Fritz had been the last dog of his childhood, the last before his mother left for good, never looking back or making contact again. Her decision had come the night she and the old man sat on the front steps. Clark had stationed himself secretly inside the doorway out of the old man’s sight. Fritz sat on the ground at the bottom step, facing the two adults, eyes alert between them. The old man had been drinking again, and he draped his arm around Clark’s mother. The dog bristled, and the boy’s heart raced. His mother shrugged off the old man’s caress, and the old man drew back to smack her.
The old man’s temper exploded. He lunged from the stairs to slam Fritz with both hands. The dog flailed over on its side, hitting the ground hard enough to knock him breathless. The old man was on him instantly, pinning him with a knee across the neck. His arms churned, fists pounding the dog’s gut and chest until it ceased all struggle.
The old man fell back, winded and sweating as Fritz lay in a spreading puddle of vomit and blood, gasping small breaths.
Only then did the boy realize his mother had been screaming all along. Clark’s father teetered onto unsteady legs and turned on the woman. She backed into the house and fled to the bedroom. She grabbed as many clothes as she could, stuffing them frantically into a pillowcase, but the old man appeared in the doorway before she could escape. He dove across the bed for her. She dodged to one side and slipped past.
The old man rolled off the bed and swayed toward the door. “You evercome back,” he shouted after her, “I’ll put you in the goddamn ground.”
Clark cowered in the corner of the room, hidden behind a chair, until the old man passed out, snoring on the bed. Clark eased out of the house and down the steps to the dog, chest hitching as he knelt beside the animal. Tiny bubbles formed and popped in the blood around Fritz’s mouth. Clark curled up beside the dog, laying his arm across Fritz’s chest, sobbing until exhaustion quieted his cries and he slipped into sleep. When he woke in the twilight of dawn, the dog and the old man were gone.
Now—in this chicken house—Fritz was apparently back.
And the old man’s gone for good.
Clark supported the animal’s head gingerly as he cut the rope from around its neck. He closed and slipped the knife into his pocket. The dog whimpered and floundered as Clark lifted him into his arms and started out. The boy had vanished. Clark quickened his pace and exited the building, eyes searching the yard, but there was no one. He took the dog to the truck and placed him gently on the passenger side floorboard. Fritz closed his eyes, his breathing shallow and rapid, but easing as Clark closed the door.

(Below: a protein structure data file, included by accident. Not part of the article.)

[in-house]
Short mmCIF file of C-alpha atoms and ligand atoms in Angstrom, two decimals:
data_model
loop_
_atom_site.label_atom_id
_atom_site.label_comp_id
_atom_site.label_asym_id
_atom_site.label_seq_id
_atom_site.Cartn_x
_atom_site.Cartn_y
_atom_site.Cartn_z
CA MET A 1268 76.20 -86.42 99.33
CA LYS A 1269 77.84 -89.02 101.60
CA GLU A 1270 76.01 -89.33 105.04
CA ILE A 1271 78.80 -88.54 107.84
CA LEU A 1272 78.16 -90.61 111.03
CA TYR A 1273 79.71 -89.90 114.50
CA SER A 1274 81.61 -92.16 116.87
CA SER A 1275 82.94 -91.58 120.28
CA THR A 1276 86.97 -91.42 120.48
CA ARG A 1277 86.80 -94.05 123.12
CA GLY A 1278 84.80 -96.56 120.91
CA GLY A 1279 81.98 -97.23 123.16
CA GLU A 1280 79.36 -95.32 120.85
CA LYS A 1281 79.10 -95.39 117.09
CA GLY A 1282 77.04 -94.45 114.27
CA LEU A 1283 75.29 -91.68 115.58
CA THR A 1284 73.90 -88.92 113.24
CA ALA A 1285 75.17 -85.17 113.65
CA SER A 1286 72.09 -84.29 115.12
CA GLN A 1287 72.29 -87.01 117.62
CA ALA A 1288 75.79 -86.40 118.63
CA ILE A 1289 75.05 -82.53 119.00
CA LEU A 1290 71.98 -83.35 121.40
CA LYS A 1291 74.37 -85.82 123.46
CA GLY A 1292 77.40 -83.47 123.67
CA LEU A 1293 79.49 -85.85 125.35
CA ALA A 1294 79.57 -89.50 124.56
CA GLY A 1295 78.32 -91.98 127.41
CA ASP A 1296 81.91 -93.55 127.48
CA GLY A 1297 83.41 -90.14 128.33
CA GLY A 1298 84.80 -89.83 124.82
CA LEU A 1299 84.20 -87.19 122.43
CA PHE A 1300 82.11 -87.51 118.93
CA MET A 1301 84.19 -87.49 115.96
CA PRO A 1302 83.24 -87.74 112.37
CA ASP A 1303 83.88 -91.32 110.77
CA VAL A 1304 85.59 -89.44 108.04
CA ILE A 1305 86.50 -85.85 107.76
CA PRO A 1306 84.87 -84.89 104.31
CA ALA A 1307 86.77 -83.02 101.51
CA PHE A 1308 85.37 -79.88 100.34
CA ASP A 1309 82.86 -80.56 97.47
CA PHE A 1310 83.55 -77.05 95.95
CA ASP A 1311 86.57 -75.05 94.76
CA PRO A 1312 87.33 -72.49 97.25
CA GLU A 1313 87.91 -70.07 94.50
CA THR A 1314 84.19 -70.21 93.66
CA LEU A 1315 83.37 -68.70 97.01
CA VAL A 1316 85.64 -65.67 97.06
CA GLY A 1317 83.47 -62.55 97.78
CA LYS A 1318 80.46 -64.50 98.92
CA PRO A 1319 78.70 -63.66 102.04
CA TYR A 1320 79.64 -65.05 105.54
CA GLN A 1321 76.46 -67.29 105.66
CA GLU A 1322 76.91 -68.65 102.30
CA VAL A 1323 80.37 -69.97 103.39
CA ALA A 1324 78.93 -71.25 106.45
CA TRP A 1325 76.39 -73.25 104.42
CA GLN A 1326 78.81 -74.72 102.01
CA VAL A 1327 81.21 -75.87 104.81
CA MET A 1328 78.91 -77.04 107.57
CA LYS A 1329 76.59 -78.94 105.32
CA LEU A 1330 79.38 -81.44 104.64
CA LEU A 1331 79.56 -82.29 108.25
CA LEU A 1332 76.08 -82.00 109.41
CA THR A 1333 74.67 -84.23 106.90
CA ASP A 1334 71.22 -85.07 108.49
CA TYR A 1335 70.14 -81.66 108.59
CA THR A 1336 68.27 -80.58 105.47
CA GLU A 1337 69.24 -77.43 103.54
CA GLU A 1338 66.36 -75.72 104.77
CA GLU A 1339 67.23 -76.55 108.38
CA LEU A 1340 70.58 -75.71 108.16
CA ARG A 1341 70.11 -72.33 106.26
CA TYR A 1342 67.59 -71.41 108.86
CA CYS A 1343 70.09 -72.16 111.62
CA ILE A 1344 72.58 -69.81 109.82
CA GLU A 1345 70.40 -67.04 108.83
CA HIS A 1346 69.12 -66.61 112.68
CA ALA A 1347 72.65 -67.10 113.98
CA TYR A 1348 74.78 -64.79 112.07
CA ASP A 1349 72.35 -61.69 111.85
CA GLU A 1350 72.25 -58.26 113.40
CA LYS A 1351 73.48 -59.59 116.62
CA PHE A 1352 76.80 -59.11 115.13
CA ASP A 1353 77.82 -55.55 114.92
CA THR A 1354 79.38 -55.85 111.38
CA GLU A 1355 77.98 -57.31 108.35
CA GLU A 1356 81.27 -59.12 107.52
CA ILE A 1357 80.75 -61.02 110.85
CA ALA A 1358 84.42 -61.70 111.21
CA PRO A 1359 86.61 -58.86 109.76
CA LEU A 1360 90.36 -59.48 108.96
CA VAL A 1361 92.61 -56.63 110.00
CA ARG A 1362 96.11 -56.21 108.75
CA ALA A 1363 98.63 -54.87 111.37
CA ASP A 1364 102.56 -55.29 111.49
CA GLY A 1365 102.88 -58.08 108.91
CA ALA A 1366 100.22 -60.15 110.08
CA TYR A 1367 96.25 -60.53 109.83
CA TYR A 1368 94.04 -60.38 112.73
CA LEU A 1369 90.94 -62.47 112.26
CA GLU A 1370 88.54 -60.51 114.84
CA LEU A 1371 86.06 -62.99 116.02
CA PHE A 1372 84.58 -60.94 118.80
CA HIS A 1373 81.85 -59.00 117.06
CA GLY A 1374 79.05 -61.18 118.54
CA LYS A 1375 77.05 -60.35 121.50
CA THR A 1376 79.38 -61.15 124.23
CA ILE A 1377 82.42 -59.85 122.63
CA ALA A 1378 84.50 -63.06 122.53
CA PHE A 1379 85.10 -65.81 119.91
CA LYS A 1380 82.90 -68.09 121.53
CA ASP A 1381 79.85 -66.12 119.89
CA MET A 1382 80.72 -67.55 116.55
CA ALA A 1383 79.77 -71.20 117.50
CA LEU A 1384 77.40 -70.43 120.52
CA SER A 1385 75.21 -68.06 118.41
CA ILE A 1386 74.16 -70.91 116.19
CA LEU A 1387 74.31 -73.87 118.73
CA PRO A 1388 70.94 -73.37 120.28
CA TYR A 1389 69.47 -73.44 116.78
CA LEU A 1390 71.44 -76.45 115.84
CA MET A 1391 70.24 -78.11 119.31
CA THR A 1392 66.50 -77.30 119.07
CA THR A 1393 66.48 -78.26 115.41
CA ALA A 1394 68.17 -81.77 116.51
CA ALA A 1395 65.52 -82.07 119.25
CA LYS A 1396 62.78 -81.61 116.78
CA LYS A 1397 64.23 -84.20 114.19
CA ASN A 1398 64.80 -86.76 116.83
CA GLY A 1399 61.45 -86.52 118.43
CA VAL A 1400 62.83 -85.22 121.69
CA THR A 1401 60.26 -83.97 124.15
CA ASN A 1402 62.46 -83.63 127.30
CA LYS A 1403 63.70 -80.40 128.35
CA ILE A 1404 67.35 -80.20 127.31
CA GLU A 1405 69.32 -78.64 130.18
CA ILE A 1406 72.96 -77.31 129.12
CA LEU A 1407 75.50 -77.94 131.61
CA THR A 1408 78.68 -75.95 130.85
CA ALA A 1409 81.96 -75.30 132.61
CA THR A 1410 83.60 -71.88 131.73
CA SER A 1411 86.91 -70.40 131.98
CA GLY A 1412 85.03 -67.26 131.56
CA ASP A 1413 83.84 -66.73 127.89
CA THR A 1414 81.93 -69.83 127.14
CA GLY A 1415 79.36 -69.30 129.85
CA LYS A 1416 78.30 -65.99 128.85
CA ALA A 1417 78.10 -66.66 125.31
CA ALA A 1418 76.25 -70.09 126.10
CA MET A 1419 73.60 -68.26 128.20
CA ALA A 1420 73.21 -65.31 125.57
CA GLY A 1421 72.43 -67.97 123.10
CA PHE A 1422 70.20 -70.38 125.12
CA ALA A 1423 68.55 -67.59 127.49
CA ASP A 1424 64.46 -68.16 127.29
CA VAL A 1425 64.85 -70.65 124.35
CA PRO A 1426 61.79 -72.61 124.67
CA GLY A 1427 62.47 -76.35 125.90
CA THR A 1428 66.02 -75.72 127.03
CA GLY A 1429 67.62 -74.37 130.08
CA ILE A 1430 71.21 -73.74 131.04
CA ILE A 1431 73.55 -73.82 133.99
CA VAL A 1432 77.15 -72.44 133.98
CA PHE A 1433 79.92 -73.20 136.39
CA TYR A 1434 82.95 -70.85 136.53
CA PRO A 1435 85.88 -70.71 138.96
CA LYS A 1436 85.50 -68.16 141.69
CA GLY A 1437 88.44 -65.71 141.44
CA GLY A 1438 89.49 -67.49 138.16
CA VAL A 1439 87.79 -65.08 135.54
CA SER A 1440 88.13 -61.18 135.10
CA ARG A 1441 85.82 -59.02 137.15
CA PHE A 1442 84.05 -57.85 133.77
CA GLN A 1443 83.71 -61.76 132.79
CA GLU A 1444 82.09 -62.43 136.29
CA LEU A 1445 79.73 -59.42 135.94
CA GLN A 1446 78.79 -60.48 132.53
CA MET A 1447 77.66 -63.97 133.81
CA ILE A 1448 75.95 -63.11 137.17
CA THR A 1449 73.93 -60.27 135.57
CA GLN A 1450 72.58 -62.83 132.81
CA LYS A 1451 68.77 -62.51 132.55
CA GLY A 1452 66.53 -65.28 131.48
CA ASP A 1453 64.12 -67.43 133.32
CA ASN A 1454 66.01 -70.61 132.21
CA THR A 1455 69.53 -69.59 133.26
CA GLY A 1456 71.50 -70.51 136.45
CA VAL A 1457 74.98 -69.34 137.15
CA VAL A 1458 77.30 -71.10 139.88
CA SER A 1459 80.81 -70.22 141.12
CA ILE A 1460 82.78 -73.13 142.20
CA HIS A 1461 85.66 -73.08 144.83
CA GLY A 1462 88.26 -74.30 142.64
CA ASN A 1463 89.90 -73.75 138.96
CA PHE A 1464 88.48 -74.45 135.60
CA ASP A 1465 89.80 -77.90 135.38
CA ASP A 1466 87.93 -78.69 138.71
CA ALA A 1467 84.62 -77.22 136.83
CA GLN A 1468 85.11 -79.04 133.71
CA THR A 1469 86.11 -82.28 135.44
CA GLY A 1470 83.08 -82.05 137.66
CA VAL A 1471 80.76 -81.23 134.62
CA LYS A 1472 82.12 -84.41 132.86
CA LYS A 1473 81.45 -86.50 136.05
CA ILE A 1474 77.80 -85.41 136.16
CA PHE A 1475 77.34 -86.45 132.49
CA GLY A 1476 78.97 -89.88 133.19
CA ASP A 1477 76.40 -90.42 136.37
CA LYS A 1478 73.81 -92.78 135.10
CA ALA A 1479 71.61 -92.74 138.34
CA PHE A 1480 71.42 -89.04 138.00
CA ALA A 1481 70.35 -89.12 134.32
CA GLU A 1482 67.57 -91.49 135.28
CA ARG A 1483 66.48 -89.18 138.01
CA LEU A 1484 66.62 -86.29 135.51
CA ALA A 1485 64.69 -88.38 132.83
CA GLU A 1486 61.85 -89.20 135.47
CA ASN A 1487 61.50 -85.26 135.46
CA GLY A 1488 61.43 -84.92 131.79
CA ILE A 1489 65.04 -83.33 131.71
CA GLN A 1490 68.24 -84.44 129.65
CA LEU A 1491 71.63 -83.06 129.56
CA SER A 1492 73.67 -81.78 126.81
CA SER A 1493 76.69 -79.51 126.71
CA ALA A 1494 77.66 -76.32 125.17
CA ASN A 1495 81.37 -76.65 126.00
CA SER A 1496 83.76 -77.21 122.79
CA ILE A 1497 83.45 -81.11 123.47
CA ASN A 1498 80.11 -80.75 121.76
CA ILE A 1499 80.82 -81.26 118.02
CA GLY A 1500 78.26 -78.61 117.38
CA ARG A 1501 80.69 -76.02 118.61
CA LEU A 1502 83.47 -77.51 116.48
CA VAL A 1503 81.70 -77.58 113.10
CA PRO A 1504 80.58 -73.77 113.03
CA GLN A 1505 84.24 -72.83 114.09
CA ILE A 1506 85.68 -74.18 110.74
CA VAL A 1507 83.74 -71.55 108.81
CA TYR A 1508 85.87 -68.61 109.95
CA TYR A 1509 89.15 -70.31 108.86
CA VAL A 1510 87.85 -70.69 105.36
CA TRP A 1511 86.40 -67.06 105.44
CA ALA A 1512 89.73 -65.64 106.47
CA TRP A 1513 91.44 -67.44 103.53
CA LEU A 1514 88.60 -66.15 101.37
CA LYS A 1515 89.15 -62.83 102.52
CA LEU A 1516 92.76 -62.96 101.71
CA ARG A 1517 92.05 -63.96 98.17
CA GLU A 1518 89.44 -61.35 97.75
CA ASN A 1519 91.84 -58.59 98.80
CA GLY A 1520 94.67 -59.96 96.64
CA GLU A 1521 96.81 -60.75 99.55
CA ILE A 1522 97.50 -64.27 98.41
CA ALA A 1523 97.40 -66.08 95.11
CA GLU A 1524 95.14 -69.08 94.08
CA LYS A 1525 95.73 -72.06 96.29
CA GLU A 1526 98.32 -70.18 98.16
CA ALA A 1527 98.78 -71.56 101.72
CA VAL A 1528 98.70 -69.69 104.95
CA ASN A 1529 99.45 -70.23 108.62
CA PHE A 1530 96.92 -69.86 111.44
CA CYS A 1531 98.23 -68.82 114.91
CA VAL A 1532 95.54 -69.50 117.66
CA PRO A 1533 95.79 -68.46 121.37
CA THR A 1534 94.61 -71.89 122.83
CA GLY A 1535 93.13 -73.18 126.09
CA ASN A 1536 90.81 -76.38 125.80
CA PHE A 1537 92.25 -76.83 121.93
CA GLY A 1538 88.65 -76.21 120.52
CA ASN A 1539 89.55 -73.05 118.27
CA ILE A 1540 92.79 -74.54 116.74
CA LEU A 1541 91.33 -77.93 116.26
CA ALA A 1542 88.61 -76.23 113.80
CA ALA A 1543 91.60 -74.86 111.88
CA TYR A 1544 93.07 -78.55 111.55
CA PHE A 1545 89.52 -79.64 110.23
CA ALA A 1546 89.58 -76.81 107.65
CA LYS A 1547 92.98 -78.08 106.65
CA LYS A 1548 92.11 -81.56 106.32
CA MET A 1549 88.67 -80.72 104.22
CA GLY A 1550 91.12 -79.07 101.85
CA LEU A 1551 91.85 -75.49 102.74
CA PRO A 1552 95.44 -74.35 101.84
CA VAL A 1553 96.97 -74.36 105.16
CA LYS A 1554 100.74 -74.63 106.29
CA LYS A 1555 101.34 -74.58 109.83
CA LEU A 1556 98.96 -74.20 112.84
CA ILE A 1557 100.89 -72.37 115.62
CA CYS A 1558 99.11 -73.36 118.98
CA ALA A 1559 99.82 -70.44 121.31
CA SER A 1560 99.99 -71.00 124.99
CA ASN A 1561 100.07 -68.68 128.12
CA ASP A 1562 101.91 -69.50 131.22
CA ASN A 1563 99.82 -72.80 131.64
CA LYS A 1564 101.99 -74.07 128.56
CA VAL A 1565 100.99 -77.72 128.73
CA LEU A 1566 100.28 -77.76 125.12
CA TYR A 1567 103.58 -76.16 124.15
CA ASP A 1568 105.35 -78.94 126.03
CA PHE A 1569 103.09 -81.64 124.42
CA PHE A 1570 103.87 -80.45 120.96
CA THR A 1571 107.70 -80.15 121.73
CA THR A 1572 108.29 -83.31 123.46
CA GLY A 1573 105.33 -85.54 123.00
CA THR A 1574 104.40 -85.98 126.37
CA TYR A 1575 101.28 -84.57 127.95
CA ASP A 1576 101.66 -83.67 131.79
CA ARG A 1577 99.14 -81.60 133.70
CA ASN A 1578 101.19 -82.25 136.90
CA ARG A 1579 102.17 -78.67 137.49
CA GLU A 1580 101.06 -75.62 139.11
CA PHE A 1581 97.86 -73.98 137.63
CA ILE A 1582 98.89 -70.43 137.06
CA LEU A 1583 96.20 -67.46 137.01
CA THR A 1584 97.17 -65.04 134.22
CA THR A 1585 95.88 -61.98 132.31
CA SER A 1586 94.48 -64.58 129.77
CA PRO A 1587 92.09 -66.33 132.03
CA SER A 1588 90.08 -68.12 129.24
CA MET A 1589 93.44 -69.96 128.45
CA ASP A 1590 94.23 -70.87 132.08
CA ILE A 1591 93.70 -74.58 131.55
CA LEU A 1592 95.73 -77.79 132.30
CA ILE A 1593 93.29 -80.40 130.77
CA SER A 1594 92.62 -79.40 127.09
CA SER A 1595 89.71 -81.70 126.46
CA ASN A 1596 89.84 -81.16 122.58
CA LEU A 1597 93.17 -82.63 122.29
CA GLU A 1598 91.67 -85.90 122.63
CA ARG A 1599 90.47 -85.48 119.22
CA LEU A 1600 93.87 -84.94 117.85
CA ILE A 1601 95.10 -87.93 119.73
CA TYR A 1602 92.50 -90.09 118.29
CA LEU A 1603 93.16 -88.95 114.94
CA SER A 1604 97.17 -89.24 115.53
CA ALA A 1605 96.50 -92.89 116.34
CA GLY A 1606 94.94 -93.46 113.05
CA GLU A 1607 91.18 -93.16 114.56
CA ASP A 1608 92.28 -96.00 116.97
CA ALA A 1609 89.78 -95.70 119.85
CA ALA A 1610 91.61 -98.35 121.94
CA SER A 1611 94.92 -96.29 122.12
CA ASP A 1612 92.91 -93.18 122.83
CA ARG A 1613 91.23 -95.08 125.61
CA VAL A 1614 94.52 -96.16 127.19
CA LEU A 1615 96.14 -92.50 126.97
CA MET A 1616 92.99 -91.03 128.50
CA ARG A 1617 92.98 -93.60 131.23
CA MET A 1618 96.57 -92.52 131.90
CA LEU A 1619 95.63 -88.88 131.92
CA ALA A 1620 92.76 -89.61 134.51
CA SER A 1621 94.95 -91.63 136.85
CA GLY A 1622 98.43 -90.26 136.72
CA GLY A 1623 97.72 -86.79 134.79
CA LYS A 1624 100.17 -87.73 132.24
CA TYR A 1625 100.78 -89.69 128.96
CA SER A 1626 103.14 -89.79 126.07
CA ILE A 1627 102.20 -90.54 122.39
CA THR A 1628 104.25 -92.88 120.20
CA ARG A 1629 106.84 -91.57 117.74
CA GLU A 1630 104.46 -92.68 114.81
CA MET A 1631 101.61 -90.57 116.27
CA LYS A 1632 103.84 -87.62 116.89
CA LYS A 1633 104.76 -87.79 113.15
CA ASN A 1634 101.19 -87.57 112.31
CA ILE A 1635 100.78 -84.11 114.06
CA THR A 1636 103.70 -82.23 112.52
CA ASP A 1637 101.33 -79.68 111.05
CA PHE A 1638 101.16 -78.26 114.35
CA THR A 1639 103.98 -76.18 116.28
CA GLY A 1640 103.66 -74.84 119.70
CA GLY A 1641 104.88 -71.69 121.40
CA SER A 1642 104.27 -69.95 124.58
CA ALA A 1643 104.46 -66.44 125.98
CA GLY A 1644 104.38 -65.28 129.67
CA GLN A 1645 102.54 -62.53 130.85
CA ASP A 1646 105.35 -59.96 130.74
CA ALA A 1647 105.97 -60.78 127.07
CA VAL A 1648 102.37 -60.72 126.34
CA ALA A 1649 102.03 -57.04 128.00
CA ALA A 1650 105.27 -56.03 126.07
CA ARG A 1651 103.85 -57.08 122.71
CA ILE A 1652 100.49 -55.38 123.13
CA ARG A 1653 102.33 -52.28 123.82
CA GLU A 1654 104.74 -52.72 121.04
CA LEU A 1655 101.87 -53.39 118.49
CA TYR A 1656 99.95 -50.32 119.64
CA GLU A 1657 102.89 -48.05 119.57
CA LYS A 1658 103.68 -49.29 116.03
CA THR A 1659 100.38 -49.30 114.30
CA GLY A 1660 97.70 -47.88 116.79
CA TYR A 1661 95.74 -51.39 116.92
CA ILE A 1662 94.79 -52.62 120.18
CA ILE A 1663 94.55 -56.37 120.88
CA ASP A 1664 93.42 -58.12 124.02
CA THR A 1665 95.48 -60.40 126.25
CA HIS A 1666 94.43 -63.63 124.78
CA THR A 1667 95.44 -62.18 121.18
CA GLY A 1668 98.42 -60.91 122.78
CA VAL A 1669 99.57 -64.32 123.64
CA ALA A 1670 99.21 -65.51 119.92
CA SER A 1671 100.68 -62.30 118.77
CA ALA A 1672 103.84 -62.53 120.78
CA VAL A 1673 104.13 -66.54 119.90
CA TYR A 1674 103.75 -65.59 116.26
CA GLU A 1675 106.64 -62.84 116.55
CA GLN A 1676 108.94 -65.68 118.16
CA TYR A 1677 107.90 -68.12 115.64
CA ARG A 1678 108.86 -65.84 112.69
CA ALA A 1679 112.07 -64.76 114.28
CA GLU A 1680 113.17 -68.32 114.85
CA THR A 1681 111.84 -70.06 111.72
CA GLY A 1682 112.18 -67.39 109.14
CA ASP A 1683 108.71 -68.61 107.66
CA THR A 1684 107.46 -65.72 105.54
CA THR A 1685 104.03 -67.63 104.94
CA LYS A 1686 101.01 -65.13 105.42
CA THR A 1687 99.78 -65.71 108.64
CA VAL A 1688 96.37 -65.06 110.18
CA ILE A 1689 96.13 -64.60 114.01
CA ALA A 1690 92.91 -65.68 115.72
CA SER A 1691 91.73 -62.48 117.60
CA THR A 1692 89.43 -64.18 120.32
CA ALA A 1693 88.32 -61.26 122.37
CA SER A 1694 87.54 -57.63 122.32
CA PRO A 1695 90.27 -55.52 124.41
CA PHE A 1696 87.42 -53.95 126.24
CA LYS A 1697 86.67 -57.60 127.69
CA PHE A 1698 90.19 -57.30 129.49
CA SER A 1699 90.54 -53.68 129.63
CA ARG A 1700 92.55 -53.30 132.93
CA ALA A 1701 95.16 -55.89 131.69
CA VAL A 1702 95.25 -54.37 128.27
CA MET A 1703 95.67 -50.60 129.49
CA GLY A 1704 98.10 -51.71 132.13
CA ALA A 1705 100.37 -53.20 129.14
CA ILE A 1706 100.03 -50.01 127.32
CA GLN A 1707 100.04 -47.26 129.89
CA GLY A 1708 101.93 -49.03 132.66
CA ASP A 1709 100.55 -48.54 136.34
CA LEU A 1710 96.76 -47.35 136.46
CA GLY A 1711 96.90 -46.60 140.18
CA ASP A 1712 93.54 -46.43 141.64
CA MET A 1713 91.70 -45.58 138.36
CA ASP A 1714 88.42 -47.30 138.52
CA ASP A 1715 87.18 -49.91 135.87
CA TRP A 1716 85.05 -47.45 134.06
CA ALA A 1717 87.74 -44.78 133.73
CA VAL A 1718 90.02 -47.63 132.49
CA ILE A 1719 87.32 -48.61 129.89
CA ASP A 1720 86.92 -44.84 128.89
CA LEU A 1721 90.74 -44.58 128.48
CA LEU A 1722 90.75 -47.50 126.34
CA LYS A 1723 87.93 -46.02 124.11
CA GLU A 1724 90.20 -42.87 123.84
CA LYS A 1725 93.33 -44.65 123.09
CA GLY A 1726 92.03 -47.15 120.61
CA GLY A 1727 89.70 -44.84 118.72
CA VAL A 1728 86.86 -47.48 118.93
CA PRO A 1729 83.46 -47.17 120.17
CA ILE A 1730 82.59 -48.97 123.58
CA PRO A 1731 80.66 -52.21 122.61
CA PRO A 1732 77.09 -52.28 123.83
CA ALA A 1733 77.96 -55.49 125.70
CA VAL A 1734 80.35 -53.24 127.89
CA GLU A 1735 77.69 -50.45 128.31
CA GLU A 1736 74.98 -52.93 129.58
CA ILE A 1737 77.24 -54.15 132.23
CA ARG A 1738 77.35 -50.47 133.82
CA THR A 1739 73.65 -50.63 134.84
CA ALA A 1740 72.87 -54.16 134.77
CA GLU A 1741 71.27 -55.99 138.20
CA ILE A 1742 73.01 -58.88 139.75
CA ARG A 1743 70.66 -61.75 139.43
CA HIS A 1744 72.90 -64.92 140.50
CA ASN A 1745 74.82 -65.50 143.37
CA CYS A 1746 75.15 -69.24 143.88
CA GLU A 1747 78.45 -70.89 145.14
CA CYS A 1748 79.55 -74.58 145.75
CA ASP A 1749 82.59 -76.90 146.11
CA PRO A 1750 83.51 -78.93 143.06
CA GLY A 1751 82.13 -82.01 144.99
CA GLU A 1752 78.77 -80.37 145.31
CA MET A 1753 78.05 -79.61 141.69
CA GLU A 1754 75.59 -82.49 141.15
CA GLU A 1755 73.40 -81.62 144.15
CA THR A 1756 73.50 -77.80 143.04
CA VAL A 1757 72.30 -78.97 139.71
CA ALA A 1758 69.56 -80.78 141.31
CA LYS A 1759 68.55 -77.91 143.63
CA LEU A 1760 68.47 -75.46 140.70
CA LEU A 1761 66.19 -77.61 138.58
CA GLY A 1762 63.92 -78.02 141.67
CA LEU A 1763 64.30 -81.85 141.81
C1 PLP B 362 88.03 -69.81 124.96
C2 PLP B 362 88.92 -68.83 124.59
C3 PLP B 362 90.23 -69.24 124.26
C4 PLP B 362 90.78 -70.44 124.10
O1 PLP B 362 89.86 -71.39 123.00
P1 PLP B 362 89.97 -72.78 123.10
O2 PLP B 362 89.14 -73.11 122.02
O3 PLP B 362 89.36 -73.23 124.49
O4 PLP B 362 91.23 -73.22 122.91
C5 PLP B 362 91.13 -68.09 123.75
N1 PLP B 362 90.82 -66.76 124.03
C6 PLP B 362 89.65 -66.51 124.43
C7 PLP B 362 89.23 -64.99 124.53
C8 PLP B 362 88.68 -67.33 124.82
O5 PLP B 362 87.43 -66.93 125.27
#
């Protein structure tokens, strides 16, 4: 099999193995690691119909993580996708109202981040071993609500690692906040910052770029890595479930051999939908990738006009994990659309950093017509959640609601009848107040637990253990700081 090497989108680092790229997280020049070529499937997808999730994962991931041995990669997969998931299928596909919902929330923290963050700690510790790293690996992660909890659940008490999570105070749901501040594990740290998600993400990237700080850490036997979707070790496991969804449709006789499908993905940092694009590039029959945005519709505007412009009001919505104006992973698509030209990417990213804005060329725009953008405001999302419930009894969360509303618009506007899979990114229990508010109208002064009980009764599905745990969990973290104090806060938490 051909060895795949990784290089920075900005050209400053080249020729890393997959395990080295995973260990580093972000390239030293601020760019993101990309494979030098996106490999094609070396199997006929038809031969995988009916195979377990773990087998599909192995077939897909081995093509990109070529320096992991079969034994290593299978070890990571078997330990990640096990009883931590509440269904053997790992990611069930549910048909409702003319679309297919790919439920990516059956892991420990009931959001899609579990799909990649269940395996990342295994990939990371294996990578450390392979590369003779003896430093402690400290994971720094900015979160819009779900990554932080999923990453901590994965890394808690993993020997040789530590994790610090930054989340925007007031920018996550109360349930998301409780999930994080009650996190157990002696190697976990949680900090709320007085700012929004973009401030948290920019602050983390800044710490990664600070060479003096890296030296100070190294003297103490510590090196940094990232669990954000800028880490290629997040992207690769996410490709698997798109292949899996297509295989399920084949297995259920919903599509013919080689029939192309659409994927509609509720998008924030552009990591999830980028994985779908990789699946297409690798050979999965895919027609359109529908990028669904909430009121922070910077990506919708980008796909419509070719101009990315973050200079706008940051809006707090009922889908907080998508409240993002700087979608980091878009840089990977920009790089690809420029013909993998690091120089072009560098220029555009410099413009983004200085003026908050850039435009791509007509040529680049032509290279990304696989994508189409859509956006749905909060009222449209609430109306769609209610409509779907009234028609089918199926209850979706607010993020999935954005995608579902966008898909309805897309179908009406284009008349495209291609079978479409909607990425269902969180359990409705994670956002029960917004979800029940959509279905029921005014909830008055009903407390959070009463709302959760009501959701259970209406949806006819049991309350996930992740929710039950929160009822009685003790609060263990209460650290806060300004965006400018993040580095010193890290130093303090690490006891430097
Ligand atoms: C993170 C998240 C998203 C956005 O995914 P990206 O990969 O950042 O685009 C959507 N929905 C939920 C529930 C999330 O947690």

Look for the boy.
“Kid. Where are you?”
The dog—yes, he understood, logically it could notbe Fritz, nor could the other dogs tied to the heaters be those they appeared to be from his past.
But they are.
C.S. Fuqua is a full-time creative writer. He began his career in the late 1970s as a freelance journalist for trade magazines. He later worked as a newspaper reporter and consumer and trade magazine staff writer before becoming a full-time freelance writer in the 1980s.Since then, his work has appeared widely in publications such as Year’s Best Horror Stories XIX, XX and XXI, Cemetery Dance, Dark Regions, Christian Science Monitor, Slipstream, The Old Farmer’s Almanac, The Writer, and Honolulu Magazine. His fiction and poetry have earned several “Year’s Best” honors. Chris’s books include Walking after Midnight ~ Collected Stories, the SF novel Big Daddy’s Fast-Past Gadget, White Trash & Southern ~ Collected Poems, Hush, Puppy! A Southern Fried Tale (children’s), and Native American Flute Craft, among others. He is also a craftsman of Native American flutes and a recording musician with several albums of Native American flute and world fusion music available.